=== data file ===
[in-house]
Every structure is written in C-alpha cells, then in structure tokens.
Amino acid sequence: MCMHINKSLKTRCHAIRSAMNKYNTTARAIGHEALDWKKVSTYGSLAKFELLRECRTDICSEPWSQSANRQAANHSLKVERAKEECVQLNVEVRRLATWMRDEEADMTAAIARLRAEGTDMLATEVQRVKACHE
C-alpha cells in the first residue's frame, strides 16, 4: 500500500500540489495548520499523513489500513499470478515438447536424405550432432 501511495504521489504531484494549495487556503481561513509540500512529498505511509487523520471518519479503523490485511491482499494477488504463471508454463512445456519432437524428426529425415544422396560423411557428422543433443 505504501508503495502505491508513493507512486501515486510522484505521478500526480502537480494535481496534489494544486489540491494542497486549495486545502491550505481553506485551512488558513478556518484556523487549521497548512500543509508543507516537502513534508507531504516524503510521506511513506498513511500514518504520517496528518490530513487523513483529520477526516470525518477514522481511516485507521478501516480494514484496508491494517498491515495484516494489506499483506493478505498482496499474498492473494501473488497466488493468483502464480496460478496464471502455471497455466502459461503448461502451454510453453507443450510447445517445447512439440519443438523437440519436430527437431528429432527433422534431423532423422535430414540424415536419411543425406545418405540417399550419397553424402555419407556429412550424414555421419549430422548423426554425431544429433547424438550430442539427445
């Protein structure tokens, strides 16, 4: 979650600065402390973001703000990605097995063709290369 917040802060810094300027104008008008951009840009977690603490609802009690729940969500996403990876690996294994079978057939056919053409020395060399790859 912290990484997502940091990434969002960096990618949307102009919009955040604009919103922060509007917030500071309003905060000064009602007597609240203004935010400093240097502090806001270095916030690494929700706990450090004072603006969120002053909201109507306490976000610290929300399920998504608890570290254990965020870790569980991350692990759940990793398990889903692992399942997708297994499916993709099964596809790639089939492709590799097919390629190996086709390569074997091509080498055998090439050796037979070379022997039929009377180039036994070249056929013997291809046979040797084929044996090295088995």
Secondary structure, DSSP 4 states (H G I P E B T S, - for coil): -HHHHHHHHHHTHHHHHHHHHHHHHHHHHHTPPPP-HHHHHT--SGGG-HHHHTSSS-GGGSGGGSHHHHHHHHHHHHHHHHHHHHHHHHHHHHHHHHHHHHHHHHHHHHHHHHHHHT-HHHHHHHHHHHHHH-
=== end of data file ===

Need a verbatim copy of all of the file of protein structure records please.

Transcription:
[in-house]
Every structure is written in C-alpha cells, then in structure tokens.
Amino acid sequence: MCMHINKSLKTRCHAIRSAMNKYNTTARAIGHEALDWKKVSTYGSLAKFELLRECRTDICSEPWSQSANRQAANHSLKVERAKEECVQLNVEVRRLATWMRDEEADMTAAIARLRAEGTDMLATEVQRVKACHE
C-alpha cells in the first residue's frame, strides 16, 4: 500500500500540489495548520499523513489500513499470478515438447536424405550432432 501511495504521489504531484494549495487556503481561513509540500512529498505511509487523520471518519479503523490485511491482499494477488504463471508454463512445456519432437524428426529425415544422396560423411557428422543433443 505504501508503495502505491508513493507512486501515486510522484505521478500526480502537480494535481496534489494544486489540491494542497486549495486545502491550505481553506485551512488558513478556518484556523487549521497548512500543509508543507516537502513534508507531504516524503510521506511513506498513511500514518504520517496528518490530513487523513483529520477526516470525518477514522481511516485507521478501516480494514484496508491494517498491515495484516494489506499483506493478505498482496499474498492473494501473488497466488493468483502464480496460478496464471502455471497455466502459461503448461502451454510453453507443450510447445517445447512439440519443438523437440519436430527437431528429432527433422534431423532423422535430414540424415536419411543425406545418405540417399550419397553424402555419407556429412550424414555421419549430422548423426554425431544429433547424438550430442539427445
């Protein structure tokens, strides 16, 4: 979650600065402390973001703000990605097995063709290369 917040802060810094300027104008008008951009840009977690603490609802009690729940969500996403990876690996294994079978057939056919053409020395060399790859 912290990484997502940091990434969002960096990618949307102009919009955040604009919103922060509007917030500071309003905060000064009602007597609240203004935010400093240097502090806001270095916030690494929700706990450090004072603006969120002053909201109507306490976000610290929300399920998504608890570290254990965020870790569980991350692990759940990793398990889903692992399942997708297994499916993709099964596809790639089939492709590799097919390629190996086709390569074997091509080498055998090439050796037979070379022997039929009377180039036994070249056929013997291809046979040797084929044996090295088995």
Secondary structure, DSSP 4 states (H G I P E B T S, - for coil): -HHHHHHHHHHTHHHHHHHHHHHHHHHHHHTPPPP-HHHHHT--SGGG-HHHHTSSS-GGGSGGGSHHHHHHHHHHHHHHHHHHHHHHHHHHHHHHHHHHHHHHHHHHHHHHHHHHHT-HHHHHHHHHHHHHH-